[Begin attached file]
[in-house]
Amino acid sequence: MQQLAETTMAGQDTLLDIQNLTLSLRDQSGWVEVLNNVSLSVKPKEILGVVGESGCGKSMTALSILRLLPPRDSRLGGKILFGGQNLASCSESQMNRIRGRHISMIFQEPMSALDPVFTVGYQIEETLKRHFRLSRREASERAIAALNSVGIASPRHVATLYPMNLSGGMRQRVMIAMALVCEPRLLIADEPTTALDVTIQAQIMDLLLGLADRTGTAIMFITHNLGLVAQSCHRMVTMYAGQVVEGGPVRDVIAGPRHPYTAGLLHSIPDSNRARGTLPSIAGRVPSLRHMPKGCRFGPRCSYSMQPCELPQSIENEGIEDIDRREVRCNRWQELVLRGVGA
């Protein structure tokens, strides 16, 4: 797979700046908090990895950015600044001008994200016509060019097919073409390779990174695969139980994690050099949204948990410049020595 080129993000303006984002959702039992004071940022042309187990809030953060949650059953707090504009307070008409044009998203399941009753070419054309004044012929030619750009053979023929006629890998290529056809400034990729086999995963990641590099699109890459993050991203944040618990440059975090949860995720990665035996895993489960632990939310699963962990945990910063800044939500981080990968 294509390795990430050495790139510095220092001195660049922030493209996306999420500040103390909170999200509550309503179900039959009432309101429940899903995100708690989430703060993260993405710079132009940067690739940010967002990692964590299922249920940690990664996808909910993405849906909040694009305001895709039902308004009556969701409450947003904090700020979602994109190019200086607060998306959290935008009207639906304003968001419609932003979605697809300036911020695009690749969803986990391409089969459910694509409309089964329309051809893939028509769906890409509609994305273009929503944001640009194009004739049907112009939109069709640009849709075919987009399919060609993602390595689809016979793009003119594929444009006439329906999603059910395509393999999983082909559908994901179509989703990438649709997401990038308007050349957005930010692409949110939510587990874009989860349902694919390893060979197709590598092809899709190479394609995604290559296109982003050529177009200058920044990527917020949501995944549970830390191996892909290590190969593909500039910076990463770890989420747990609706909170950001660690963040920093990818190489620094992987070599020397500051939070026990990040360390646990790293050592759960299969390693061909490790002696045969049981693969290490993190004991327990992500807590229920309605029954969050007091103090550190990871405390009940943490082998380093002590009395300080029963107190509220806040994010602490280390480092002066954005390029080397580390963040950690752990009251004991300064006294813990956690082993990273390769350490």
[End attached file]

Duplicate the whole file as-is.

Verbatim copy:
[in-house]
Amino acid sequence: MQQLAETTMAGQDTLLDIQNLTLSLRDQSGWVEVLNNVSLSVKPKEILGVVGESGCGKSMTALSILRLLPPRDSRLGGKILFGGQNLASCSESQMNRIRGRHISMIFQEPMSALDPVFTVGYQIEETLKRHFRLSRREASERAIAALNSVGIASPRHVATLYPMNLSGGMRQRVMIAMALVCEPRLLIADEPTTALDVTIQAQIMDLLLGLADRTGTAIMFITHNLGLVAQSCHRMVTMYAGQVVEGGPVRDVIAGPRHPYTAGLLHSIPDSNRARGTLPSIAGRVPSLRHMPKGCRFGPRCSYSMQPCELPQSIENEGIEDIDRREVRCNRWQELVLRGVGA
């Protein structure tokens, strides 16, 4: 797979700046908090990895950015600044001008994200016509060019097919073409390779990174695969139980994690050099949204948990410049020595 080129993000303006984002959702039992004071940022042309187990809030953060949650059953707090504009307070008409044009998203399941009753070419054309004044012929030619750009053979023929006629890998290529056809400034990729086999995963990641590099699109890459993050991203944040618990440059975090949860995720990665035996895993489960632990939310699963962990945990910063800044939500981080990968 294509390795990430050495790139510095220092001195660049922030493209996306999420500040103390909170999200509550309503179900039959009432309101429940899903995100708690989430703060993260993405710079132009940067690739940010967002990692964590299922249920940690990664996808909910993405849906909040694009305001895709039902308004009556969701409450947003904090700020979602994109190019200086607060998306959290935008009207639906304003968001419609932003979605697809300036911020695009690749969803986990391409089969459910694509409309089964329309051809893939028509769906890409509609994305273009929503944001640009194009004739049907112009939109069709640009849709075919987009399919060609993602390595689809016979793009003119594929444009006439329906999603059910395509393999999983082909559908994901179509989703990438649709997401990038308007050349957005930010692409949110939510587990874009989860349902694919390893060979197709590598092809899709190479394609995604290559296109982003050529177009200058920044990527917020949501995944549970830390191996892909290590190969593909500039910076990463770890989420747990609706909170950001660690963040920093990818190489620094992987070599020397500051939070026990990040360390646990790293050592759960299969390693061909490790002696045969049981693969290490993190004991327990992500807590229920309605029954969050007091103090550190990871405390009940943490082998380093002590009395300080029963107190509220806040994010602490280390480092002066954005390029080397580390963040950690752990009251004991300064006294813990956690082993990273390769350490």